Canadian banks are changing with the times to compete for new clients

Toronto's financial district is pictured on Friday, July 26, 2013. THE CANADIAN PRESS/Michelle Siu.
Toronto's financial district is pictured on Friday, July 26, 2013. THE CANADIAN PRESS/Michelle Siu.

TORONTO – Customers at North Shore Credit Union branches in British Columbia are greeted by a concierge, presented with a hot towel and invited to sit and sip a latte while doing their banking.

This type of environment – complete with spa music and paintings of the West Coast mountains adorning the walls – is the future of banking, according to North Shore chief executive Chris Catliff.

“Our research was showing that clients perceive the process at financial institutions, of going through a financial plan and an annual checkup, much like they did going to a dentist,” he said from Vancouver.

READ MORE: Canada’s big banks see combined profits slide

So the credit union took it upon itself to transform nearly all of its 12 branches scattered across the province into “financial spas.”

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It’s an unconventional approach but, in an industry where many of the services on offer are similar, financial institutions are under pressure to find ways to attract new customers or entice them away from the competition.

The banking industry has always been big business in Canada. Last month, the country’s largest banks – Royal Bank, TD Bank, Scotiabank, CIBC and Bank of Montreal – reported combined profits of $7.63 billion in their third-quarter, a small slip from $7.8 billion in the same period a year earlier.

Their effort to gain the attention, and the accounts, of Canadians, range from improving mobile services to dropping banking fees.

Scotiabank (TSX:BNS) recently renovated its branch at Yorkdale Mall in Toronto by equipping it with state of the art ABMs, issuing digital brochures and creating a more open concept environment for advisers to work with customers.

“It’s increasingly more competitive and customers are looking for a value exchange. They know their business is valuable so banks and financial services providers need to compete hard for it,” said John Doig, Scotia’s senior vice-president and chief marketing officer.

Bank of Montreal (TSX:BMO) is experimenting with “micro” branches in neighbourhoods that can’t accommodate a full-sized branch. Many of the locations are in high-density areas, such as the lower level of condominium buildings.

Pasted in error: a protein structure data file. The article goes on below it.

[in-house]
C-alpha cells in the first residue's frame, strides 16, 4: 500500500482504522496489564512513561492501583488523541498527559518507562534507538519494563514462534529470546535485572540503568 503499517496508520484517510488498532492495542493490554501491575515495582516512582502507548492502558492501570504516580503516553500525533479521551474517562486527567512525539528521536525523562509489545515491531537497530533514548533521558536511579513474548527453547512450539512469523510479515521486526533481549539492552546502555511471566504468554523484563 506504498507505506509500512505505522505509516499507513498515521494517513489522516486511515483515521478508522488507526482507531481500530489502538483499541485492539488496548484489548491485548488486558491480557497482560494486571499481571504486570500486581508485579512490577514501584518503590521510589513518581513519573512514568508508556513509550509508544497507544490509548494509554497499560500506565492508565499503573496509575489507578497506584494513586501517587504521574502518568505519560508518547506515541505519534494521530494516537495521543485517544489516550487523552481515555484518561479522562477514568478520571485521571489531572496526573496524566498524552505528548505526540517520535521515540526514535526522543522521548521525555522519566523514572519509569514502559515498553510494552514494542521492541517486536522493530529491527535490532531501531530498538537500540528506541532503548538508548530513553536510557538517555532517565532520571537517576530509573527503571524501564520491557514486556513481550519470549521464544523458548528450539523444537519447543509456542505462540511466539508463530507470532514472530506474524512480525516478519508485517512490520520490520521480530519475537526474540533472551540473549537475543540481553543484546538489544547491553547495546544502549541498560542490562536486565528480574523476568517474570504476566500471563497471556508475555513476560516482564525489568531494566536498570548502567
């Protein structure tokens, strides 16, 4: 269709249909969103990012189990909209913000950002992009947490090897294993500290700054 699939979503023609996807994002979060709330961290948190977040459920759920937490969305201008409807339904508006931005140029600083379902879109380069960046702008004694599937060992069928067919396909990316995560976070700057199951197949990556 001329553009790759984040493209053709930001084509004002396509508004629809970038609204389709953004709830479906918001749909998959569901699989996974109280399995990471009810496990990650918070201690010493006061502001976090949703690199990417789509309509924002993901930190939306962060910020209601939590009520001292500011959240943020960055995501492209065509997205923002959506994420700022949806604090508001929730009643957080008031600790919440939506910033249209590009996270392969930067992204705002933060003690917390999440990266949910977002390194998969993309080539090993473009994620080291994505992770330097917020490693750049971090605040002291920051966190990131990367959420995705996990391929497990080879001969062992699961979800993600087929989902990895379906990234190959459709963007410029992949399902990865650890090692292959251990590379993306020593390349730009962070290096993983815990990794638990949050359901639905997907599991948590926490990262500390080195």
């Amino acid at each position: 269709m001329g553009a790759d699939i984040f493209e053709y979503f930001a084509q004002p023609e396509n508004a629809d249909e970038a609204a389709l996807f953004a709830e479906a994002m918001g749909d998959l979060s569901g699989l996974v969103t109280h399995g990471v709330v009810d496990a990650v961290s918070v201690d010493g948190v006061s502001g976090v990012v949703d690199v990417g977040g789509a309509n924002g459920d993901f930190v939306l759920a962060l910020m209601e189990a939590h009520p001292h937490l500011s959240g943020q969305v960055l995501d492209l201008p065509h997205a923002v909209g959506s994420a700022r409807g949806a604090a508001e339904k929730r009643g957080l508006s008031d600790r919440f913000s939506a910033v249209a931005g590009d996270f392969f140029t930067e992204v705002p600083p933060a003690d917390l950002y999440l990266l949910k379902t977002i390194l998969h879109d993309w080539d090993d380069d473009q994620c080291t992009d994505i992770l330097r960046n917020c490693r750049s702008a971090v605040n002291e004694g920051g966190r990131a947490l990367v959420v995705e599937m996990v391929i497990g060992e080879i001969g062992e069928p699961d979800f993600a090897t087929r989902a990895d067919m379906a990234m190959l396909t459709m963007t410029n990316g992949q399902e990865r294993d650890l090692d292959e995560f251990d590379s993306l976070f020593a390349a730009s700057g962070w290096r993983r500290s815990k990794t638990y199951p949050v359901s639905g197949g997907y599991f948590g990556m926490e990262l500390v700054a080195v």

Royal Bank (TSX:RY), which takes a different approach than North Shore, says its investment advisers are often on the road.

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“Customers want to be financially savvy, not sit down to spa music,” said David McKay, group head of personal and commercial banking at RBC.

“Our belief is that you shouldn’t make customers come to you, we go to them,” he said. “(Advisers will) meet you in your office, they’ll meet you at home, they’ll meet you at Starbucks, or they’ll meet you in one of our branches if that’s most comfortable and convenient for you.”

The head of President’s Choice Financial, owned by Loblaw Companies Ltd. (TSX:L), says its customers sign up for the no-fee banking.

“It’s not a question about why would you go the competition? It’s a question of, why would the competition’s customers not come to us,” said Barry Columb, president of PC Financial. “There is a choice. There is an alternative to bank fees.”

Tom Dyck, executive vice-president of branch banking at TD Canada Trust (TSX:TD), says it’s the customers who determine what services the banks provide.

“Banking has always been competitive as an industry. But, as you look through the economic changes that happened in 2008, it really confirmed to banks, not just in Canada, but globally, that retail banking is the bread and butter of their franchises,” said Dyck.

And the core needs of customers will largely remain the same, said Larry Tomei, a senior vice-president of retail banking at CIBC (TSX:CM).

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“People still want and are looking for two things: access and advice,” he said.

Meanwhile, at North Shore Credit Union, Catliff said he would consider adding massages to his list of offerings.

He believes the financial spa concept is catching on. This week, the institution that began as a co-operative in 1941 by a group of blue-collar workers in Vancouver, will officially rebrand itself as BlueShore Financial, to reflect its current clientele of mostly affluent, white-collar workers.

“When people walk into our spas, they don’t believe it’s a branch bank and they often open their mouths and go ‘Wow,”‘ he said.

“Is there really anything more differentiating than that?”

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